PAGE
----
Fuchsia cuttings taken now will themselves be flowering plants by late summer. Take shoots with three pairs of leaves, cutting just below the last pair of leaves. Set them in a pot filled with fast-draining compost. Cover with a polythene bag and keep at a temperature between 50F and 60F. Move the cuttings into separate pots when their own growth shows that they have rooted.

Cut old, overwintered geranium plants hard back in early spring. Water and feed them to encourage new shoots, which will provide softwood cuttings. Any healthy shoot, about 3-4 in long, will make a cutting. Snap it off just below a leaf joint. Take off all the leaves except the very young ones at the tip of the cutting. Set the cuttings round the edge of a 5- in pot of compost. Do not cover them. Pot them on when they are rooted.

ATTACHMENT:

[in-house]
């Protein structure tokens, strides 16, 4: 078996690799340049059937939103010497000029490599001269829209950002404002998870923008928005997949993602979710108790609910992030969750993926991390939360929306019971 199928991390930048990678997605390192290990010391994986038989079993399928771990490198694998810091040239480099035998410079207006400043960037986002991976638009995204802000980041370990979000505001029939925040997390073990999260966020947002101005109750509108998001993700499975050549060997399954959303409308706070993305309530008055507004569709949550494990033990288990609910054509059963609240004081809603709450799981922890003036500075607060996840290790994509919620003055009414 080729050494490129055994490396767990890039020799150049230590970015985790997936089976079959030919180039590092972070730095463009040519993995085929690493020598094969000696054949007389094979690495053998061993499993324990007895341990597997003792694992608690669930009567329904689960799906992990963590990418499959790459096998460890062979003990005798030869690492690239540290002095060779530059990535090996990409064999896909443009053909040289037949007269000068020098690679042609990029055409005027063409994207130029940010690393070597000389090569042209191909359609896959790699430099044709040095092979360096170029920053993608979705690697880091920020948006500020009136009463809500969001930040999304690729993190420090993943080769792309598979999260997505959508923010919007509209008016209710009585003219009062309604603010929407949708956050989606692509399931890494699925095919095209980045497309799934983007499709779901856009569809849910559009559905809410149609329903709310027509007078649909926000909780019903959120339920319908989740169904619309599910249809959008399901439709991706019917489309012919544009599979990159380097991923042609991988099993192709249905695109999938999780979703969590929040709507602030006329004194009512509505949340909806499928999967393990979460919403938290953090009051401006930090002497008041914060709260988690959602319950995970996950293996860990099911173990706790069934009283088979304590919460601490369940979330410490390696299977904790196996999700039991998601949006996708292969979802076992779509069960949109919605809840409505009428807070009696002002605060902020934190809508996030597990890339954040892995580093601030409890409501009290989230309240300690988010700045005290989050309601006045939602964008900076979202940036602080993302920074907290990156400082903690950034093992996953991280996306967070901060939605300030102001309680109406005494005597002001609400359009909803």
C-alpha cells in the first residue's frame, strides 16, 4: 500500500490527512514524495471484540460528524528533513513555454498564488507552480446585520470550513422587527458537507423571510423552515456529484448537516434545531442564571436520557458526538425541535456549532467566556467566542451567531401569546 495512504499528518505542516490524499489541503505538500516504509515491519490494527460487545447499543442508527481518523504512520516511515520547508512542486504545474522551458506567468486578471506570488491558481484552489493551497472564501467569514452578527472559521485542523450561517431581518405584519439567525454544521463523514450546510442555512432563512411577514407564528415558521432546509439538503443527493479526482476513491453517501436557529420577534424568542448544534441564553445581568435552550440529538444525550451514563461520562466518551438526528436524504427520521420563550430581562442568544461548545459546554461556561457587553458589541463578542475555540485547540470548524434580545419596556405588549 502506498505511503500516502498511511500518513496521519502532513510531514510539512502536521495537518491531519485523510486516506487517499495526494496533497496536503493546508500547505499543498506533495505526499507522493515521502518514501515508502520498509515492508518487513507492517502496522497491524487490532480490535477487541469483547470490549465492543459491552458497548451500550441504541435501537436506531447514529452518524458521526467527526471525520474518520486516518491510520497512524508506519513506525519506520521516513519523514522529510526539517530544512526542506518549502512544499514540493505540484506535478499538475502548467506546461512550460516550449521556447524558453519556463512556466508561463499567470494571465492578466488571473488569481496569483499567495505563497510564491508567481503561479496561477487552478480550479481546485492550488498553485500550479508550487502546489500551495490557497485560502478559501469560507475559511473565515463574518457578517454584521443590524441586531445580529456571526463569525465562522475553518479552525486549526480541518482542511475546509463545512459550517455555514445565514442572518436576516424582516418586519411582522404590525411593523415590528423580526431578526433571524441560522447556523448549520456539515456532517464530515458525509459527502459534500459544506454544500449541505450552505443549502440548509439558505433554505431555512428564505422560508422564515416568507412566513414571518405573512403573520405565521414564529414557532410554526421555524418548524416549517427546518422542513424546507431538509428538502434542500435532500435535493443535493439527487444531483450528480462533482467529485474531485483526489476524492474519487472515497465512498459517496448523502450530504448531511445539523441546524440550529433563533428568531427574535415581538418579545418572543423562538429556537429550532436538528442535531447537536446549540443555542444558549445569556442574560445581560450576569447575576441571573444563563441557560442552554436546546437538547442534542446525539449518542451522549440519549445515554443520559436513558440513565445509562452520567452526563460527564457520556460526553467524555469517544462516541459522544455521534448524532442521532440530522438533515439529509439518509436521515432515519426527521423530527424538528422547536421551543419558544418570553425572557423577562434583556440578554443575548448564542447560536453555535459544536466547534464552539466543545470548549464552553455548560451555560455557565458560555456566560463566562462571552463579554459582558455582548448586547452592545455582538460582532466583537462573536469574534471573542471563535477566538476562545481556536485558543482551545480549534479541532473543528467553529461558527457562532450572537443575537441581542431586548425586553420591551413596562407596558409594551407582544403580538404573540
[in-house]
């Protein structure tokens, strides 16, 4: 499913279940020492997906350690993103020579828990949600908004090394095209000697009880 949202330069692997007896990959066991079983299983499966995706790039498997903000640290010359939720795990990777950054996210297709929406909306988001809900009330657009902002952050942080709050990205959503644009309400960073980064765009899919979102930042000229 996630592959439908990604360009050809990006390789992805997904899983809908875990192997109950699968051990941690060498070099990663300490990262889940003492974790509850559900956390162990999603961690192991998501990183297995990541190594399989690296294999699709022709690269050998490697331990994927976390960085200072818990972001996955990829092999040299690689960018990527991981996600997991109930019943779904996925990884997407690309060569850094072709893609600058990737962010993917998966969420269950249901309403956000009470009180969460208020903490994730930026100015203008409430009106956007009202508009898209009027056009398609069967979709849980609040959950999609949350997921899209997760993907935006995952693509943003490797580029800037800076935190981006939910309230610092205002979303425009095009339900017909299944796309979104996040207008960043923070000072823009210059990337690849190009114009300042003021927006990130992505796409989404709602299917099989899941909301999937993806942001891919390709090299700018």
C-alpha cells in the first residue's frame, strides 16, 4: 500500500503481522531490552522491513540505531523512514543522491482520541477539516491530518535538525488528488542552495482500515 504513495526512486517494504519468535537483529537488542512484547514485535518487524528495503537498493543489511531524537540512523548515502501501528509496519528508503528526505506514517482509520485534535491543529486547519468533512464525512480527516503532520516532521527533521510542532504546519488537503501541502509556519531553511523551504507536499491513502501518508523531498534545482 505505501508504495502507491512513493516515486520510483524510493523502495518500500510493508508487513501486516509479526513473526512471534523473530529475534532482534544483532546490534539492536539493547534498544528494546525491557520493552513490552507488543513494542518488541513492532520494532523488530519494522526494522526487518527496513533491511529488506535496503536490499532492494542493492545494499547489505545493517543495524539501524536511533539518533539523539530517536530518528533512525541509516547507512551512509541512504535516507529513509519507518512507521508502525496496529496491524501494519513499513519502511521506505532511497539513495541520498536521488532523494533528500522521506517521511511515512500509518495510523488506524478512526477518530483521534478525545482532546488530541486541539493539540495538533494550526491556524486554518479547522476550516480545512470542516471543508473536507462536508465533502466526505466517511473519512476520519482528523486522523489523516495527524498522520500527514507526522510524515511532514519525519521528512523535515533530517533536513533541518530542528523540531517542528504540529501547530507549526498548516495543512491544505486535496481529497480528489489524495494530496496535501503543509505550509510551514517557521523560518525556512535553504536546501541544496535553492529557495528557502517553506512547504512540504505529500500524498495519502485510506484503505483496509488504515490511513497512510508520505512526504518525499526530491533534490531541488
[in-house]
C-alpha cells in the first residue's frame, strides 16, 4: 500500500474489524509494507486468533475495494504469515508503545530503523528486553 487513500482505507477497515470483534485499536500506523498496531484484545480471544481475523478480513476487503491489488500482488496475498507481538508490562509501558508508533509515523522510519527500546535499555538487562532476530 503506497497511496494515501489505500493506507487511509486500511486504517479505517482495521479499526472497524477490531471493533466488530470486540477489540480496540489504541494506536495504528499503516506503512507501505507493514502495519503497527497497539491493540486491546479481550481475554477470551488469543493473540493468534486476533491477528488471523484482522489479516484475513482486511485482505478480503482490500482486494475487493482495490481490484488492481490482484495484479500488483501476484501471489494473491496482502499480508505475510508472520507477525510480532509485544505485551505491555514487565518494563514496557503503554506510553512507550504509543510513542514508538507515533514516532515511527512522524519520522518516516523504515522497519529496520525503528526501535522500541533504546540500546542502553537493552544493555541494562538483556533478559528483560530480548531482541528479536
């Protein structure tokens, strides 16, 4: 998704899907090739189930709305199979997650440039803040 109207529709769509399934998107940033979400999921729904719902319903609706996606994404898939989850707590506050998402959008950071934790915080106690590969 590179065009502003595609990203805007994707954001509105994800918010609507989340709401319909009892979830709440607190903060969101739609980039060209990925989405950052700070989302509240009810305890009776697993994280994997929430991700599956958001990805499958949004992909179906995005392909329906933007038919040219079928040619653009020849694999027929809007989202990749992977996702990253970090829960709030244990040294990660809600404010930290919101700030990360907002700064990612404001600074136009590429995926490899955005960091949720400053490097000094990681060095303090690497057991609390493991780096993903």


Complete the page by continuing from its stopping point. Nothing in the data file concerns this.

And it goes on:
Semi-ripe cuttings are the ones you take when the current season's shoots are just beginning to harden, but are still pliable (generally between mid-June and August). The shoots must be healthy and vigorous. Simple stem cuttings can be snipped in 4-in or 6-in lengths from any likely-looking section of stem. Internodal cuttings are made by cutting half-way between leaf joints on a stem.

Nodal cuttings are made through the bump immediately below a leaf joint. You then whip off the bottom leaves attached to the lump before putting the cutting into its pot.

Hibiscus roots well from stem cuttings, taken at the end of July or August. Take 6-in sections of stem and line them out in sandy soil in a cold frame, where they have some winter protection. Try the technique with hydrangeas, too, by taking 4-in sections of semi-ripe wood and sticking them round the side of a pot of compost. Cover the pot with a plastic bag until the cuttings have found their feet.